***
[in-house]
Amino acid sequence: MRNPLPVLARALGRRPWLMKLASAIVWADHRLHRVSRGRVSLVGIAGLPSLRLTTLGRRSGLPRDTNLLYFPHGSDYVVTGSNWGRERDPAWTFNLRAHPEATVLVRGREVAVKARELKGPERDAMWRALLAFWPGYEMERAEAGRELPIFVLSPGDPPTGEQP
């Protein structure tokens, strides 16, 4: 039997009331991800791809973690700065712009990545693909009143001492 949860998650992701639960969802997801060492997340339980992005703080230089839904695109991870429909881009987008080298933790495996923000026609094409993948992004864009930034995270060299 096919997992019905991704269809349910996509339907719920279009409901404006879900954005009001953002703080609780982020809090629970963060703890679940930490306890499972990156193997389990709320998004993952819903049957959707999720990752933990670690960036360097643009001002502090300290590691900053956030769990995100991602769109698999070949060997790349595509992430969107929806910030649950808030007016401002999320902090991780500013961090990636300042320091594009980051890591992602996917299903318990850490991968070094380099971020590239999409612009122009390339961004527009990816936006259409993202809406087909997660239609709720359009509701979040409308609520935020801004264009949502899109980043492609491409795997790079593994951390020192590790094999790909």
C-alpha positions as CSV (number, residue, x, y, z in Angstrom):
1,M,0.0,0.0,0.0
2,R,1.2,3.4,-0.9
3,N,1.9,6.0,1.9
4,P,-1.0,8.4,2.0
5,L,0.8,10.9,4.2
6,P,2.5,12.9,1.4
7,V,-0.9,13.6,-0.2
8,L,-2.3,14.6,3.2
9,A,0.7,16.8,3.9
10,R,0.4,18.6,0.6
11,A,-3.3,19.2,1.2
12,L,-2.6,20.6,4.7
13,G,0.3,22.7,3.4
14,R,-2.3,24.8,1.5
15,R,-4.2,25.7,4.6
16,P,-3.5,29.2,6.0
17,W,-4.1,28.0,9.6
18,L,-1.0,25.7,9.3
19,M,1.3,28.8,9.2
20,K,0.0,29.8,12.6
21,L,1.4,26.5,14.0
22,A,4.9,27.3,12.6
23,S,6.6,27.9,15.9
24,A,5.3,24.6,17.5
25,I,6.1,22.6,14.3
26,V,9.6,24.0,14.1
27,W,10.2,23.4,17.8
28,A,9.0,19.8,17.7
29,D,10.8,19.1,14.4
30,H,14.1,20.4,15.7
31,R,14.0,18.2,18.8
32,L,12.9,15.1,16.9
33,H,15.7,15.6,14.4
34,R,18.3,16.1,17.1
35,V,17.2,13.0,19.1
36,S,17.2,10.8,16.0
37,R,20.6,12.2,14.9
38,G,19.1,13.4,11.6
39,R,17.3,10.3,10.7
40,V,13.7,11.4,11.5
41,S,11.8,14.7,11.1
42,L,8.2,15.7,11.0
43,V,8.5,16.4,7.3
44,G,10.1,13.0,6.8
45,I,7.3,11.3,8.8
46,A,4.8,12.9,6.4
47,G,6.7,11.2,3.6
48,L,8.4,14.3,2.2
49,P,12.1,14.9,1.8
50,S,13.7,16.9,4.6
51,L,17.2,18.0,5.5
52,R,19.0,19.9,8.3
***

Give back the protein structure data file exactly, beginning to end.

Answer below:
[in-house]
Amino acid sequence: MRNPLPVLARALGRRPWLMKLASAIVWADHRLHRVSRGRVSLVGIAGLPSLRLTTLGRRSGLPRDTNLLYFPHGSDYVVTGSNWGRERDPAWTFNLRAHPEATVLVRGREVAVKARELKGPERDAMWRALLAFWPGYEMERAEAGRELPIFVLSPGDPPTGEQP
């Protein structure tokens, strides 16, 4: 039997009331991800791809973690700065712009990545693909009143001492 949860998650992701639960969802997801060492997340339980992005703080230089839904695109991870429909881009987008080298933790495996923000026609094409993948992004864009930034995270060299 096919997992019905991704269809349910996509339907719920279009409901404006879900954005009001953002703080609780982020809090629970963060703890679940930490306890499972990156193997389990709320998004993952819903049957959707999720990752933990670690960036360097643009001002502090300290590691900053956030769990995100991602769109698999070949060997790349595509992430969107929806910030649950808030007016401002999320902090991780500013961090990636300042320091594009980051890591992602996917299903318990850490991968070094380099971020590239999409612009122009390339961004527009990816936006259409993202809406087909997660239609709720359009509701979040409308609520935020801004264009949502899109980043492609491409795997790079593994951390020192590790094999790909």
C-alpha positions as CSV (number, residue, x, y, z in Angstrom):
1,M,0.0,0.0,0.0
2,R,1.2,3.4,-0.9
3,N,1.9,6.0,1.9
4,P,-1.0,8.4,2.0
5,L,0.8,10.9,4.2
6,P,2.5,12.9,1.4
7,V,-0.9,13.6,-0.2
8,L,-2.3,14.6,3.2
9,A,0.7,16.8,3.9
10,R,0.4,18.6,0.6
11,A,-3.3,19.2,1.2
12,L,-2.6,20.6,4.7
13,G,0.3,22.7,3.4
14,R,-2.3,24.8,1.5
15,R,-4.2,25.7,4.6
16,P,-3.5,29.2,6.0
17,W,-4.1,28.0,9.6
18,L,-1.0,25.7,9.3
19,M,1.3,28.8,9.2
20,K,0.0,29.8,12.6
21,L,1.4,26.5,14.0
22,A,4.9,27.3,12.6
23,S,6.6,27.9,15.9
24,A,5.3,24.6,17.5
25,I,6.1,22.6,14.3
26,V,9.6,24.0,14.1
27,W,10.2,23.4,17.8
28,A,9.0,19.8,17.7
29,D,10.8,19.1,14.4
30,H,14.1,20.4,15.7
31,R,14.0,18.2,18.8
32,L,12.9,15.1,16.9
33,H,15.7,15.6,14.4
34,R,18.3,16.1,17.1
35,V,17.2,13.0,19.1
36,S,17.2,10.8,16.0
37,R,20.6,12.2,14.9
38,G,19.1,13.4,11.6
39,R,17.3,10.3,10.7
40,V,13.7,11.4,11.5
41,S,11.8,14.7,11.1
42,L,8.2,15.7,11.0
43,V,8.5,16.4,7.3
44,G,10.1,13.0,6.8
45,I,7.3,11.3,8.8
46,A,4.8,12.9,6.4
47,G,6.7,11.2,3.6
48,L,8.4,14.3,2.2
49,P,12.1,14.9,1.8
50,S,13.7,16.9,4.6
51,L,17.2,18.0,5.5
52,R,19.0,19.9,8.3